Background In systemic lupus erythematosus (SLE) sustained CD40L expression by T cells and platelets activates a variety of cells via its receptor CD40 contributing to disease pathogenesis. Although CD40 has recently been identified in genome-wide association study as a novel rheumatoid arthritis susceptibility gene such an association has not been documented for SLE.
Objective To investigate whether the rs4810485 CD40 single nucleotide polymorphism (SNP) is associated with increased risk for SLE and its impact on CD40 expression.
Materials and methods The primary sample set consisted of 351 patients with SLE and 670 matched healthy controls of Greek origin. 158 patients with SLE and 155 controls from Turkey were used as a replication sample. Genotyping of rs4810485 was performed by restriction fragment length polymorphism and the Sequenom MassArray technology. The expression of CD40 mRNA and protein was assessed in unstimulated and lipopolysaccharide-stimulated peripheral blood mononuclear cells by quantitative real time PCR and flow cytometry, respectively.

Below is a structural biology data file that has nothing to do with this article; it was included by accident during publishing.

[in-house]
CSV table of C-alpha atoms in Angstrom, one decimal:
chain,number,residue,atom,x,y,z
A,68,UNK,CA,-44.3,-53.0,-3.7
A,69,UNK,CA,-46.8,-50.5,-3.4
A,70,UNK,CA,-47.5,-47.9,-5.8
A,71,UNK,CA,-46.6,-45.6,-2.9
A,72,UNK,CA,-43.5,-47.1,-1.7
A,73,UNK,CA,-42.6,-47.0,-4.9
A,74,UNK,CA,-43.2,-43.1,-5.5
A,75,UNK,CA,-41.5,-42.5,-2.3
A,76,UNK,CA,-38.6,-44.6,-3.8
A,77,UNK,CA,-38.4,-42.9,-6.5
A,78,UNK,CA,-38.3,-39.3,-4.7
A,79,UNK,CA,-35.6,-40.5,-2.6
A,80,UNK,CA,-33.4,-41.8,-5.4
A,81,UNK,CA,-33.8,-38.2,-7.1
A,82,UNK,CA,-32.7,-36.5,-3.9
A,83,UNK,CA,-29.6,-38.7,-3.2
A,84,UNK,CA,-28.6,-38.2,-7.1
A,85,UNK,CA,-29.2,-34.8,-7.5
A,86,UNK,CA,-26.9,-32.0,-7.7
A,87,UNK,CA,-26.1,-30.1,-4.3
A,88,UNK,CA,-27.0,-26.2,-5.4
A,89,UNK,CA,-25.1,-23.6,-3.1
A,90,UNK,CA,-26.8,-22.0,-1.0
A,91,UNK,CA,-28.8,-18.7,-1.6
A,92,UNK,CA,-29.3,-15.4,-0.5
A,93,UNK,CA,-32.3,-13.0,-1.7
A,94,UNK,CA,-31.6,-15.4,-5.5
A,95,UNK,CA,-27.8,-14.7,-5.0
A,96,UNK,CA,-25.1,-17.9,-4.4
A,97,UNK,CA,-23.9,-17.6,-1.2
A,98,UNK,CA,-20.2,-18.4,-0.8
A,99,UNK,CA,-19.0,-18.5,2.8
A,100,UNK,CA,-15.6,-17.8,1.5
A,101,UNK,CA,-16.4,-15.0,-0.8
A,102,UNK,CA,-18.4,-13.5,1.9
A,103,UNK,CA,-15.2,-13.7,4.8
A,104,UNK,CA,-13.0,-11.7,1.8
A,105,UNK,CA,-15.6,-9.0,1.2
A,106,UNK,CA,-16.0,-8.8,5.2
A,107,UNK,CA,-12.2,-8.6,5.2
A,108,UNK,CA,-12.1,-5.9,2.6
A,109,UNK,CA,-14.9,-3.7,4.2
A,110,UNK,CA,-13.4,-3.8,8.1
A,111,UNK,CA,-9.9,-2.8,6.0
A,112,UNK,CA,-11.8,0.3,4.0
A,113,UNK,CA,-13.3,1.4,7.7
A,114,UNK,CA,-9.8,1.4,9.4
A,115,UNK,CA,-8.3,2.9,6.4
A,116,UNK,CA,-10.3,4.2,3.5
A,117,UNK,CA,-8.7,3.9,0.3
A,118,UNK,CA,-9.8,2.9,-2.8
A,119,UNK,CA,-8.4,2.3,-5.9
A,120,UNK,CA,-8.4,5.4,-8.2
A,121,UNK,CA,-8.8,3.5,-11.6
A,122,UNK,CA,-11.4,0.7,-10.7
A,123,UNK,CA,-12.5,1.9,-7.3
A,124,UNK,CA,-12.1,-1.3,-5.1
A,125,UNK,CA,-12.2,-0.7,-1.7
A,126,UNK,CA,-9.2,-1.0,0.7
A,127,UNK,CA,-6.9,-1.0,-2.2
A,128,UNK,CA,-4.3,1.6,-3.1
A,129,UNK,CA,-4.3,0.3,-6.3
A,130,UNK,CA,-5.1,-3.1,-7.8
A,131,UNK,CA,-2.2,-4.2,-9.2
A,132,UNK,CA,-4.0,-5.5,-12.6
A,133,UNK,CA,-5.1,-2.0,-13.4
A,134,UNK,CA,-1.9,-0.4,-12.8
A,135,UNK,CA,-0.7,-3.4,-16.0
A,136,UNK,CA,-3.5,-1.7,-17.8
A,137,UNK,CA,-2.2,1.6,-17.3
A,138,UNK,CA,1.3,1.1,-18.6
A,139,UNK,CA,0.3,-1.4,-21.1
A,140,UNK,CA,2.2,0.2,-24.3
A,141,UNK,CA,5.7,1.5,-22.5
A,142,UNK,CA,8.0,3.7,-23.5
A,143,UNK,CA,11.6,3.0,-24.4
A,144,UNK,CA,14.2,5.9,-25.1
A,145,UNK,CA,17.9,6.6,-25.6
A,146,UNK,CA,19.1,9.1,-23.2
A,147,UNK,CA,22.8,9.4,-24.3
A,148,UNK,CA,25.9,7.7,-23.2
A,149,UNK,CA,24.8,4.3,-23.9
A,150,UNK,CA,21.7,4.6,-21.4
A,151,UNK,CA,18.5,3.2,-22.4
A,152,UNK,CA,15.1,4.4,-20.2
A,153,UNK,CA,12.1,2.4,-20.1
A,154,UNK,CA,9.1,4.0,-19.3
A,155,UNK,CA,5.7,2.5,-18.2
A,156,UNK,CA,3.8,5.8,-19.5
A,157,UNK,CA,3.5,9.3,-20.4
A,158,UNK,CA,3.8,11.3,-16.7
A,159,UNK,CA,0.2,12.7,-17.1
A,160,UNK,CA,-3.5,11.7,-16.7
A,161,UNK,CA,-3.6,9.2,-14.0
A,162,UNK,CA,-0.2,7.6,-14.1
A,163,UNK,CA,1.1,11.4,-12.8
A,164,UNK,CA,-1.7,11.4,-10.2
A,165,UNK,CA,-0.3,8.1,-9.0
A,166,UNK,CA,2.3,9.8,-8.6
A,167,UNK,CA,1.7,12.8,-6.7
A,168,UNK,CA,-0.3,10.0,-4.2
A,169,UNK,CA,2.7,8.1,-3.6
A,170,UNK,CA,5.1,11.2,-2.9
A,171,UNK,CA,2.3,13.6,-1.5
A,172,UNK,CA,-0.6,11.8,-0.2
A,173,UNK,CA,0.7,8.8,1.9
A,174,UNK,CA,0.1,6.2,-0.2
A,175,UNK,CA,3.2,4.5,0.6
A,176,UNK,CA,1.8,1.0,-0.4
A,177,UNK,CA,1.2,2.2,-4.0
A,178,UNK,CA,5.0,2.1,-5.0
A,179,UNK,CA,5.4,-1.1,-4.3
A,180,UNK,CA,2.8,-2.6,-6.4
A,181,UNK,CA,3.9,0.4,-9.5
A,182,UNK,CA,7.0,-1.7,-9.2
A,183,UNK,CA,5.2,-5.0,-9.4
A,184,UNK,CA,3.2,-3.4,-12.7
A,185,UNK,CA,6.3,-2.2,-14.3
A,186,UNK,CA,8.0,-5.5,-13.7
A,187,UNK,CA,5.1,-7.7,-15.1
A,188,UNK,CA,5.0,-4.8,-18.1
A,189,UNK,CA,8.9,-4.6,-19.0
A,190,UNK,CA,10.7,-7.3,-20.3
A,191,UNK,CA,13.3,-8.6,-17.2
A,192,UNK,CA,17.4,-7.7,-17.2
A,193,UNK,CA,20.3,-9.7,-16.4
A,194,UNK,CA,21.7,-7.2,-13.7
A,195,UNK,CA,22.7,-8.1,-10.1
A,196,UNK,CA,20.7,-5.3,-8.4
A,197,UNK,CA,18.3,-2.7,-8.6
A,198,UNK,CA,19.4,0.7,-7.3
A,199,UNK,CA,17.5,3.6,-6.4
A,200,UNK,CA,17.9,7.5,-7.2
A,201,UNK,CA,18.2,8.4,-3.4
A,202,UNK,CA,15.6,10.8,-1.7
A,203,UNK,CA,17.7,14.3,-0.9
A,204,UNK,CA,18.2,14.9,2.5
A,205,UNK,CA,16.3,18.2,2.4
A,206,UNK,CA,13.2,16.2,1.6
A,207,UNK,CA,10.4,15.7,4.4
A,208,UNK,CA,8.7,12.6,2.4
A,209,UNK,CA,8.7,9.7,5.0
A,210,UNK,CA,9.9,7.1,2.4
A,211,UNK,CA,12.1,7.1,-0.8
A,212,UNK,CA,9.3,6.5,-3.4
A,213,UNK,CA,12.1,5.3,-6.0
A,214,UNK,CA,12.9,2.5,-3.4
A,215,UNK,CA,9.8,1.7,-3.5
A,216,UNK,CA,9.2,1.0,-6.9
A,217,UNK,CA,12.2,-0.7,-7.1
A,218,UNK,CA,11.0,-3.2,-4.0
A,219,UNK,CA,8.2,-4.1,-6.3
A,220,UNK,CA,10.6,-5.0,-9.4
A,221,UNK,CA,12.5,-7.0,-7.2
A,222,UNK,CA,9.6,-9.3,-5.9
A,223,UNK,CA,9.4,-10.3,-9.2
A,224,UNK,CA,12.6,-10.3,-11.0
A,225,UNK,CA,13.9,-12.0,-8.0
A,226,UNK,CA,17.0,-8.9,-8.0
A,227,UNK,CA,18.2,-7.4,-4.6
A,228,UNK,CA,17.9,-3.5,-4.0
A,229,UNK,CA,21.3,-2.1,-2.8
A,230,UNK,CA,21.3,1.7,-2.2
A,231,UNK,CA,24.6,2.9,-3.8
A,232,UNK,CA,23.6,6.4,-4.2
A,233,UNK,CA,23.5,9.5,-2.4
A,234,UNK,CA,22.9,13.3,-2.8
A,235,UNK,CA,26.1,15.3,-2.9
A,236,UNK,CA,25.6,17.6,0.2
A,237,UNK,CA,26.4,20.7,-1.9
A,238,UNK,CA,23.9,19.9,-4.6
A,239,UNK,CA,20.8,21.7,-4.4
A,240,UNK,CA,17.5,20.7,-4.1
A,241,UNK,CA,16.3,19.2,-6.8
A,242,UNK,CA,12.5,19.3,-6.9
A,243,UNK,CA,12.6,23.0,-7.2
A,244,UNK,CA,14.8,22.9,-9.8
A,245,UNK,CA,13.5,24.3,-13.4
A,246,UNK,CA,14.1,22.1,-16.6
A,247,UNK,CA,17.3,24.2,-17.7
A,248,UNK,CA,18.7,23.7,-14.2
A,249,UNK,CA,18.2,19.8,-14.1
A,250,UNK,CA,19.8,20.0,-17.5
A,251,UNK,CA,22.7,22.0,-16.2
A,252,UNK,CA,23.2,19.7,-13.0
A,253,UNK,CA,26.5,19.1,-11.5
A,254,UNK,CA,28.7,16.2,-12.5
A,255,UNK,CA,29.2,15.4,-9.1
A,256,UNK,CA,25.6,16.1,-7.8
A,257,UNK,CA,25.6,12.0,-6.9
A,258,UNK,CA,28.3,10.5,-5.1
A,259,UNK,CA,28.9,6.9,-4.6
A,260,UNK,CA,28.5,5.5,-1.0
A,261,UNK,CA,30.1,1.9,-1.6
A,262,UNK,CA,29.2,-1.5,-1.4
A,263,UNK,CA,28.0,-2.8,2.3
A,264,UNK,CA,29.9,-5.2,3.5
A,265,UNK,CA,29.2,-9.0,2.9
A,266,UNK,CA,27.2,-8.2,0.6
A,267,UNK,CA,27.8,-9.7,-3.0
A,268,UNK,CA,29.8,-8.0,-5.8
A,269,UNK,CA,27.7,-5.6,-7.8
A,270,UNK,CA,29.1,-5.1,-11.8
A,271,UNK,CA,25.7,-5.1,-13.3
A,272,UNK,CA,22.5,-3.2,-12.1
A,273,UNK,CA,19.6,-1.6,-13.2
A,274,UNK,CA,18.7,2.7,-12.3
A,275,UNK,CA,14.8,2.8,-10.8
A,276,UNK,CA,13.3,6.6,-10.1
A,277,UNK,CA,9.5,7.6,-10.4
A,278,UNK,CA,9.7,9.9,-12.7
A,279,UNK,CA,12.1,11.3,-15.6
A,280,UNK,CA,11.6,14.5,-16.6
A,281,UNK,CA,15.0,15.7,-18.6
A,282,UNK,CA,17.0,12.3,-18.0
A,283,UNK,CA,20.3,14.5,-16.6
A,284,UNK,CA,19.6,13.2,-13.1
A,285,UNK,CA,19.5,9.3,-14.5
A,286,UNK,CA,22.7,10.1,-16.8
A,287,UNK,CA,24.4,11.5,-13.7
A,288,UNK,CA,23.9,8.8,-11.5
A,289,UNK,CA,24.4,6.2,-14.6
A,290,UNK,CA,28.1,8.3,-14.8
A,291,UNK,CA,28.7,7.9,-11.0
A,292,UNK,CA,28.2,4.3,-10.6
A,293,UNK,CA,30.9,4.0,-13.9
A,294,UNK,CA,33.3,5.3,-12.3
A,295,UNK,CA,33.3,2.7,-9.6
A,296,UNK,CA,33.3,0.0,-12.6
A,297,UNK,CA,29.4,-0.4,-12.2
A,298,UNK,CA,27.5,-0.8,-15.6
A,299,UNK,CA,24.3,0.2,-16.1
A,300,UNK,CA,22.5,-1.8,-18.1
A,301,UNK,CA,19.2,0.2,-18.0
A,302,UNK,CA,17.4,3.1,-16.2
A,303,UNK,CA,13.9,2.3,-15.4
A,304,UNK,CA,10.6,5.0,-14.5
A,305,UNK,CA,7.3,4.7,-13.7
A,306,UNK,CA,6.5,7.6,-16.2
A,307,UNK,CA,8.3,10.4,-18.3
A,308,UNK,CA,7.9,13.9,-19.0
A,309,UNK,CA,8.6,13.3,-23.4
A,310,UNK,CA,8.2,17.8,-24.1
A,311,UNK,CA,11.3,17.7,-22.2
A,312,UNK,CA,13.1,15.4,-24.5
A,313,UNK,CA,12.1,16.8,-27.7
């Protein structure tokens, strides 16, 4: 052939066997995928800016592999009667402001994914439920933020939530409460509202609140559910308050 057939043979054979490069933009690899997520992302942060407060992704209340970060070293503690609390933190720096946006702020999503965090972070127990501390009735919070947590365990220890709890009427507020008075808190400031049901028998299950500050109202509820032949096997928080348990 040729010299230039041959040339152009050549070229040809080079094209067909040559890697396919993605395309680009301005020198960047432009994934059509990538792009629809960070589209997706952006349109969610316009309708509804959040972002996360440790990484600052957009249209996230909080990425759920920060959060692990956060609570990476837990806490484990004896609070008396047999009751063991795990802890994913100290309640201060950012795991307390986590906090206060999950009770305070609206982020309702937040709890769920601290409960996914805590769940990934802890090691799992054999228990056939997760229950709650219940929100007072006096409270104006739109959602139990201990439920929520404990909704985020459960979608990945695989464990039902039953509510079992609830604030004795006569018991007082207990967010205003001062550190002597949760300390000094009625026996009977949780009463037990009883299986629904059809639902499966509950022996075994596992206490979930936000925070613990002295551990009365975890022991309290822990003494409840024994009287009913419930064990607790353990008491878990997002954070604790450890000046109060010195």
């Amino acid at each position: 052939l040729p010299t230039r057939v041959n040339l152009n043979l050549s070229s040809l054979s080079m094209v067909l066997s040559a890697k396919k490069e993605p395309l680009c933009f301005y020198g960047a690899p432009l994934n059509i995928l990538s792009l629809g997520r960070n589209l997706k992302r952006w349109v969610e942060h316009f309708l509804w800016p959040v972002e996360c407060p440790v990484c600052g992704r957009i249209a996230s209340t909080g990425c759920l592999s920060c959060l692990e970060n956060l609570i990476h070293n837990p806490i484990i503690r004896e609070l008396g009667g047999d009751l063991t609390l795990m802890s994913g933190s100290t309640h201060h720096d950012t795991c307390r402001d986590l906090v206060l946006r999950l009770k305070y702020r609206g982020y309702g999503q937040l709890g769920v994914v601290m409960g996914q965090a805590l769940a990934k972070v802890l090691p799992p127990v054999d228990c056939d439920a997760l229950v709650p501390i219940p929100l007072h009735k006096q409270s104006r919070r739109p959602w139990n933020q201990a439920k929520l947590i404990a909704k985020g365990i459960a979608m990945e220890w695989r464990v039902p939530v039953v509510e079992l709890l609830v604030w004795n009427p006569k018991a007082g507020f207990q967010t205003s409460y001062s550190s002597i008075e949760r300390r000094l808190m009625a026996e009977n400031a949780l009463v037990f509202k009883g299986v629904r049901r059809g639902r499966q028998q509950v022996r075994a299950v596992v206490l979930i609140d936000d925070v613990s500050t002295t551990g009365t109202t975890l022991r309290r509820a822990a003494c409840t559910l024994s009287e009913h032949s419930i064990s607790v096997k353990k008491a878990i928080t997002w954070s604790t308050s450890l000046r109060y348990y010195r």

Results The minor allele T of CD40 rs4810485 SNP was significantly under-represented in Greek patients with SLE compared with healthy controls (OR=0.65, 95% CI 0.54 to 0.79). The association was replicated in the Turkish cohort (OR=0.57, 95% CI 0.41 to 0.80; meta-analysis of 509 patients with SLE and 825 healthy controls: OR=0.63, 95% CI 0.53 to 0.74, p = 2×10−8). In both cases and controls, the rs4810485 G/T and T/T genotypes were associated with significantly reduced CD40 mRNA and protein expression in peripheral blood CD14+ monocytes and CD19+ B cells compared with G/G genotype, both under basal conditions and following stimulation.
Conclusions CD40 has been identified as a new susceptibility locus in Greek and Turkish patients with SLE. The rs4810485 minor allele T is under-represented in SLE and correlates with reduced CD40 expression in peripheral blood monocytes and B cells, with potential implications for the regulation of aberrant immune responses in the disease.
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Funding This work was supported in part by grants from the European BTCure IMI program and the Hellenic Society of Rheumatology.
Competing interests None.
Ethics approval The study was approved by the ethics committee of University Hospital of Crete (Greece) and the University of Marmara (Instanbul, Turkey).
Provenance and peer review Not commissioned; externally peer reviewed.